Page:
Kings, Queens, and Jackasses: Playing With Gender in Online Poker

by: Joanna Slimmer / University of Texas

Online gambling

Online gambling

Listen up, ladies – if you want to play online poker, pretend you're a guy. Put the name of a sports team or a poker term in your username, or maybe just use a random word from the dictionary. Just don't identify yourself as female unless you like being regularly propositioned and harassed. Poker, particularly the online kind, remains a boy's club, and after playing hundreds of thousands of hands under many kinds of usernames, I just don't think outing myself as female is worth the trouble anymore.

I've been playing online poker for real money stakes since August, 2005, and last summer began earning a decent (for a grad student, anyway) monthly income from part-time, small-stakes play. During this time I have played on over twenty different poker sites, spent countless hours reading poker forums, and have learned much about the game and myself. If you let it, the game of poker will teach you lessons which will serve you well in other areas of life–I know it has taught me much about, among other things, discipline, money management, and dealing with situations which are out of my control (i.e., runs of bad luck.) Unfortunately it has also shown me that both at and away from the tables, the world of online poker is one where women's participation is welcomed only with lascivious arms, and I've had some difficult experiences working within this uncomfortable embrace.

First, a few words on how gender identity is expressed in online poker rooms. Players' options for visual identity formation are fairly limited; on most sites players have no choice of representative image at all, though some sites do allow an avatar to be selected from a pre-constituted set and a few even allow users to upload and present an image of their choosing. The avatars provided by the sites overwhelmingly trade in visual stereotypes, so those not blonde or buxom will find few relatable choices.

That said, this representational lack is not entirely a problem given that deception is an intrinsic part of poker. Also, players do have some choice in identity construction via usernames, which with text chat are the only ways of fashioning an identity on many poker rooms. When I first started playing online I hopped from room to room building my bankroll using the ignominiously-named technique of “bonus whoring” (sign up at a new poker room, play a set number of hands to receive a sign-up bonus [usually $50-100], withdraw all funds, then sign up at the next room…). While I mainly did this to amass money faster, along the way I began experimenting with various usernames and accompanying personas.

Altogether I have played under three kinds of usernames: a) female-identified usernames constructed using an obvious suffix, (e.g., crazylady; b) male-identified usernames constructed in the same manner and also those that include a male name (e.g., albertgetsaround); c) usernames with poker or media terms that do not contain any gender identifiers (e.g., flopmaster). (Note: For privacy reasons, these username examples are similar but not identical to those I've actually used.) Under some usernames I intentionally used chat to interact with other players and to try to create a persona, while under others I only interacted with the table when prompted by other players. Some of the usernames were created solely for their possible entertainment value, as poker can get quite boring sometimes. I had no formal research goals in mind when registering such names, yet I must admit that I was curious to see how players might react to them. For the most part my basic suspicions were confirmed; I was treated much differently when playing under female-identified usernames.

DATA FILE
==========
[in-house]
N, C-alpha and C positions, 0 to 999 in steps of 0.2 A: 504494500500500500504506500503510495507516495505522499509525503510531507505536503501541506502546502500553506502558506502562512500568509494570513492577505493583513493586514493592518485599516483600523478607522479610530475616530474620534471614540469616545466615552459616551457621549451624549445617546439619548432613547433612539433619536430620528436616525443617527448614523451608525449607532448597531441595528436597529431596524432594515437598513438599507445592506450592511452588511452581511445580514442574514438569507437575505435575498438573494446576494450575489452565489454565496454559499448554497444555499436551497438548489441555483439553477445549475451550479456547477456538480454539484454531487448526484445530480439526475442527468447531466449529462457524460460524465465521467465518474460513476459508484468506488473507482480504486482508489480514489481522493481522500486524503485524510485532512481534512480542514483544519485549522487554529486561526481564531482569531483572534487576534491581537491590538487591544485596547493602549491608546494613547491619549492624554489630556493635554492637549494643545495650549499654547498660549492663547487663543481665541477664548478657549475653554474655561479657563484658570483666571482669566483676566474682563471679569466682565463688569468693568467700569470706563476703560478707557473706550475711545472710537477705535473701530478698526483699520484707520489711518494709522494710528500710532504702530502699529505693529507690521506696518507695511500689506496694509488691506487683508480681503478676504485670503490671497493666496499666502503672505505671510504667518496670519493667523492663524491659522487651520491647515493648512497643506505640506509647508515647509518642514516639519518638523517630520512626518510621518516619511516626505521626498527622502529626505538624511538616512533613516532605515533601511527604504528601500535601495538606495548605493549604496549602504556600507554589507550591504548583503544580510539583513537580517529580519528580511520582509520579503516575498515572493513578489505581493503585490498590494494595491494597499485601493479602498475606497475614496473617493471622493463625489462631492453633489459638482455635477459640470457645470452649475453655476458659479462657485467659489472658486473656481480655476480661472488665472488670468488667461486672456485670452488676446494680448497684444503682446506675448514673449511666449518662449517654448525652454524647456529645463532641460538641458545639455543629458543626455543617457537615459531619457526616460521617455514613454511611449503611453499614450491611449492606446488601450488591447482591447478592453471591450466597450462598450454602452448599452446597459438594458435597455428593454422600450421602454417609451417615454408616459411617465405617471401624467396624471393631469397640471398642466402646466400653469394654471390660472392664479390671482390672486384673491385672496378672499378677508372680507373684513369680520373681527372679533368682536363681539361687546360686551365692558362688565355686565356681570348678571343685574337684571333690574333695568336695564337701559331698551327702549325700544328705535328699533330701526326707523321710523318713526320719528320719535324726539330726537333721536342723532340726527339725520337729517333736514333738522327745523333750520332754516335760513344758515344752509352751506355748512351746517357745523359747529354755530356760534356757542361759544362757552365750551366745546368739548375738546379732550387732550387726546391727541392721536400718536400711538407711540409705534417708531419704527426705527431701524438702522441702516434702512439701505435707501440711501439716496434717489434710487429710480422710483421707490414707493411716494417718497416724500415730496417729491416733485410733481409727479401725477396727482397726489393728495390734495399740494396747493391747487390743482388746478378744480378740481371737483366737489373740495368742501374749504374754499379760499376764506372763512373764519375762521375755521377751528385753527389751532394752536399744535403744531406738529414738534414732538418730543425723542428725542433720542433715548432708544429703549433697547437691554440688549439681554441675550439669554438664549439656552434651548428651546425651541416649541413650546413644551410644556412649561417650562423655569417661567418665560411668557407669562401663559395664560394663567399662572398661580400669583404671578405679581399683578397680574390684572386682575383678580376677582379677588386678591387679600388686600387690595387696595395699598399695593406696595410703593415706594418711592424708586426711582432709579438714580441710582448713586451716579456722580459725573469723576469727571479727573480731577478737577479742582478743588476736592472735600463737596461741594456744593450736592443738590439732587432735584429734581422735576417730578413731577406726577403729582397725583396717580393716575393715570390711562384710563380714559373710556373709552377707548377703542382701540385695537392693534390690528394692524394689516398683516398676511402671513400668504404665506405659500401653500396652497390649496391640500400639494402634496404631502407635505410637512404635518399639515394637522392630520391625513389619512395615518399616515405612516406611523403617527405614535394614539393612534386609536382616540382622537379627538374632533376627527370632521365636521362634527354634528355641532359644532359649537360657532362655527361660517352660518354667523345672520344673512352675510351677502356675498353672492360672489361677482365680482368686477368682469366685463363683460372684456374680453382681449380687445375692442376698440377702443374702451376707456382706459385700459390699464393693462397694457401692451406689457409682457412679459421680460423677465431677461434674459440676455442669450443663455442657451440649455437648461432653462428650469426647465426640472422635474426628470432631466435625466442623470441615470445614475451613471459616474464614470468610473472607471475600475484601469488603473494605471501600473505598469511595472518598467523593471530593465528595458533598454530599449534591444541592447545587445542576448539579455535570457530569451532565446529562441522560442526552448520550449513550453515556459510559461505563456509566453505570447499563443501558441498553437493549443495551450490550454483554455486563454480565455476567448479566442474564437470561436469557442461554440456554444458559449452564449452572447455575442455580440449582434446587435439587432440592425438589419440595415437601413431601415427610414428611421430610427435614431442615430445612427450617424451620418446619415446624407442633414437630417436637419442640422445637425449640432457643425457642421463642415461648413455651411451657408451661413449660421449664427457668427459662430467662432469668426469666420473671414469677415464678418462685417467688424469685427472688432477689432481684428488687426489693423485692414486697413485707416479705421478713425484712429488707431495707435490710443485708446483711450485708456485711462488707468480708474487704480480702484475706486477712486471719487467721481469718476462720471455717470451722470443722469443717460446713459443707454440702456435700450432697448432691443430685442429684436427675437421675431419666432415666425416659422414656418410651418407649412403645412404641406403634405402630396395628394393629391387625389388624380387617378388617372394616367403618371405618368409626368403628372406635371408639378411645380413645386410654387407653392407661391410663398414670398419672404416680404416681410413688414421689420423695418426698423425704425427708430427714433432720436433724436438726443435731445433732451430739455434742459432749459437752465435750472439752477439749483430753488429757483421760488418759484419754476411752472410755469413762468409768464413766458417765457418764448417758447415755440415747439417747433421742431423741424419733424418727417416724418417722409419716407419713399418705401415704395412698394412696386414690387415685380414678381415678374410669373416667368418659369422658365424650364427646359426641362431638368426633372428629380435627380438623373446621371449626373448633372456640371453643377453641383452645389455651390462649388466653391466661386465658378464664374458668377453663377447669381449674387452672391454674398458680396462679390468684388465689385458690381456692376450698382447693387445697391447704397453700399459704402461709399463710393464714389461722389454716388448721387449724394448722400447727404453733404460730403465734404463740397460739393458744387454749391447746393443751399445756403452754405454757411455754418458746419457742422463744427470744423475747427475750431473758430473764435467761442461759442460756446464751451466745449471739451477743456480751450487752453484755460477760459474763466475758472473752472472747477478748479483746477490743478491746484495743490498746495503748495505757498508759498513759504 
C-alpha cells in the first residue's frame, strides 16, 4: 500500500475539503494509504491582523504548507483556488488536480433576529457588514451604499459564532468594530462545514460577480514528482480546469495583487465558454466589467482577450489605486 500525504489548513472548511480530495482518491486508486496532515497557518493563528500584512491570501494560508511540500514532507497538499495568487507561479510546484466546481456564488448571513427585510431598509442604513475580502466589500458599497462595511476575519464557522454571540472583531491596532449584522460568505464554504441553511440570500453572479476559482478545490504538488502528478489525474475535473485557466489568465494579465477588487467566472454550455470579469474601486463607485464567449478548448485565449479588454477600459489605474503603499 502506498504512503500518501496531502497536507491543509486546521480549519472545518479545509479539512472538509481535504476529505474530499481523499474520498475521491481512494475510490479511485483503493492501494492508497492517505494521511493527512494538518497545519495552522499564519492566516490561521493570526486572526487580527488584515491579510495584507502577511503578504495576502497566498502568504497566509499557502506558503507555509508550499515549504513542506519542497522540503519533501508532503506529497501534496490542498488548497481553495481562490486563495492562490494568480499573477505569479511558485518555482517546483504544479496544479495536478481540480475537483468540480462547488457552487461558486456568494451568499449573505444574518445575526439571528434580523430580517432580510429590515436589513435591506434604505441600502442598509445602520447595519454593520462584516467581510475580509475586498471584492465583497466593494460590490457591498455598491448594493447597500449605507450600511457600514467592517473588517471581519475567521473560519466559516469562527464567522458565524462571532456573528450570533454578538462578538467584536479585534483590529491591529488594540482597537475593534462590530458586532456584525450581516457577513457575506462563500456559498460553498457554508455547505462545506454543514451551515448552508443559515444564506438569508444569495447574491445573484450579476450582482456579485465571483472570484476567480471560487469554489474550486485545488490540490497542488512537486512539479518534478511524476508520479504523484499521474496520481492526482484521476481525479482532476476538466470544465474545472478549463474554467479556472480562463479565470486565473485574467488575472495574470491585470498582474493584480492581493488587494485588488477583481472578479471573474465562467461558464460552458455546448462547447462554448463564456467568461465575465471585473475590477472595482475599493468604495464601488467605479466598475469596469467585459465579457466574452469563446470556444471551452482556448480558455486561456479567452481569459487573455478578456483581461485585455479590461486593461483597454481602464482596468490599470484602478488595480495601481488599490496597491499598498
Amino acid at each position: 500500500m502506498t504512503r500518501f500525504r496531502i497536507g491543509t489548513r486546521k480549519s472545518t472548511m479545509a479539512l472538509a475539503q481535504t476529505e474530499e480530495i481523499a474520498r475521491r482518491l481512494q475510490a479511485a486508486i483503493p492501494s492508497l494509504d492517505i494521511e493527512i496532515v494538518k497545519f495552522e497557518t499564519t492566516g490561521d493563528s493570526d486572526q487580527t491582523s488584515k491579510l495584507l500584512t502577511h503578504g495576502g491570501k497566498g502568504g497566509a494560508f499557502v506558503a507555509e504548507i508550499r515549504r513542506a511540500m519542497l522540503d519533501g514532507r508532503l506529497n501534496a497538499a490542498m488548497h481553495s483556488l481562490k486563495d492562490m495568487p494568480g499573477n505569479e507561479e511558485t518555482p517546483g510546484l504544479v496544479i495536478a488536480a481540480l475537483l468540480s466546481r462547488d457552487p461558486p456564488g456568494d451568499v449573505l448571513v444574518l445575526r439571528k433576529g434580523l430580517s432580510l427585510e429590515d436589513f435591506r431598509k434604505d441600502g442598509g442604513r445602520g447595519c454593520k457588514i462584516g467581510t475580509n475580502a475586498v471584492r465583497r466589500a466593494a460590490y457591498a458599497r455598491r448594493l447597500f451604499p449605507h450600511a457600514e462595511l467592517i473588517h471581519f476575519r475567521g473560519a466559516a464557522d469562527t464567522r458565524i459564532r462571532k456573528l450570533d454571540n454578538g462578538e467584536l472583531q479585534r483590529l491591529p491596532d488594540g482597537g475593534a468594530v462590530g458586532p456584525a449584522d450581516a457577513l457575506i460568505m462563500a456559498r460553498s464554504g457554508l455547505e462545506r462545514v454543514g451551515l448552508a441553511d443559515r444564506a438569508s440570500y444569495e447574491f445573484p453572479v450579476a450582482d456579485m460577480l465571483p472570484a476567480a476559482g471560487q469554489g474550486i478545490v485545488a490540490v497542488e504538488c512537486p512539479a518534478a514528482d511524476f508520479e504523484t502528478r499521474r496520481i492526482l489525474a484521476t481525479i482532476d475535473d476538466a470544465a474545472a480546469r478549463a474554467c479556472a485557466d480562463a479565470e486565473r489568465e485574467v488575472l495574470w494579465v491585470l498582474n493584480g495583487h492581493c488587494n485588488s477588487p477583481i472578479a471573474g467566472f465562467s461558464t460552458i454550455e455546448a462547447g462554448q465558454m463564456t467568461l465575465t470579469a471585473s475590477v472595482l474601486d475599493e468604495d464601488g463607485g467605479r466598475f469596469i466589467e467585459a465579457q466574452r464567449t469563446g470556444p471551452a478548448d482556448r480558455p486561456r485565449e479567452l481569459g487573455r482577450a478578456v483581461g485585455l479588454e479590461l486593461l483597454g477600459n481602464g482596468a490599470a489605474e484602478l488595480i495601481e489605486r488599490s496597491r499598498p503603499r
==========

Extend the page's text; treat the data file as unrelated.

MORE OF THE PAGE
For one, whenever I was playing as a “girl,” other players would initiate chat with me at least once a session. Poker was rarely, if ever, a topic of initial conversation; instead I was almost always asked personal questions–was I a student? Did I have a boyfriend? And let's not forget the most frequently asked question of all, and one I still see so often in poker room chat: “Are you hot?” My self-fashioning was also used against me; after drawing out on others (i.e., the last card dealt gave me the best hand), I would often be called a bitch or a cunt. This sort of chat communication simply did not occur when I played under male-identified or neutral usernames. Under those names, other players would rarely initiate chat with me, and when they did the topic of discussion was usually the game at hand. Occasionally I was asked about UT sports on sites where my location was displayed, and I had quite a good laugh once when I was playing as male and someone asked me about the betting line on a UT football game. (I know nothing about sports betting.)

Some of the more entertaining and troubling poker chat occurred on a site with no avatars where I played under a female-identified username that also explicitly referenced alcohol. Along with the other questions mentioned above, other players would reveal themselves as inebriated in some way and use that as an entry point into conversation. I was repeatedly asked to chat on IM instead of within the poker software. In one case a player spent almost an hour asking me to talk to him on the telephone. I continued to respond to him via chat every so often because he was donating his money to the entire table, but obviously I'm not going to talk to some stranger on the telephone simply because he asks me to!

Female avatar

Female avatar

The most disturbing incident happened while playing at a small room about a year ago. On this site, random male or female avatars are displayed depending on where one is sitting and what gender box is marked upon registration. Thus, players have control over which gender they present but not which image. I had only signed up on the site to play through a bonus, and was playing on one of the few limit hold 'em tables offered. I beat another player a few times and he fumed in the chat box for a number of hands thereafter. After awhile I left that table but was still playing on another one on the same site. The angry player sat in on the second table solely to continue to harass me (he did not sit in to play) and then stated that he didn't believe I was female and was going to “report” me. What unnerved me was not so much the text vitriol or his quizzical disbelief over my gender registration, but that this player was following me from table to table to verbally abuse me.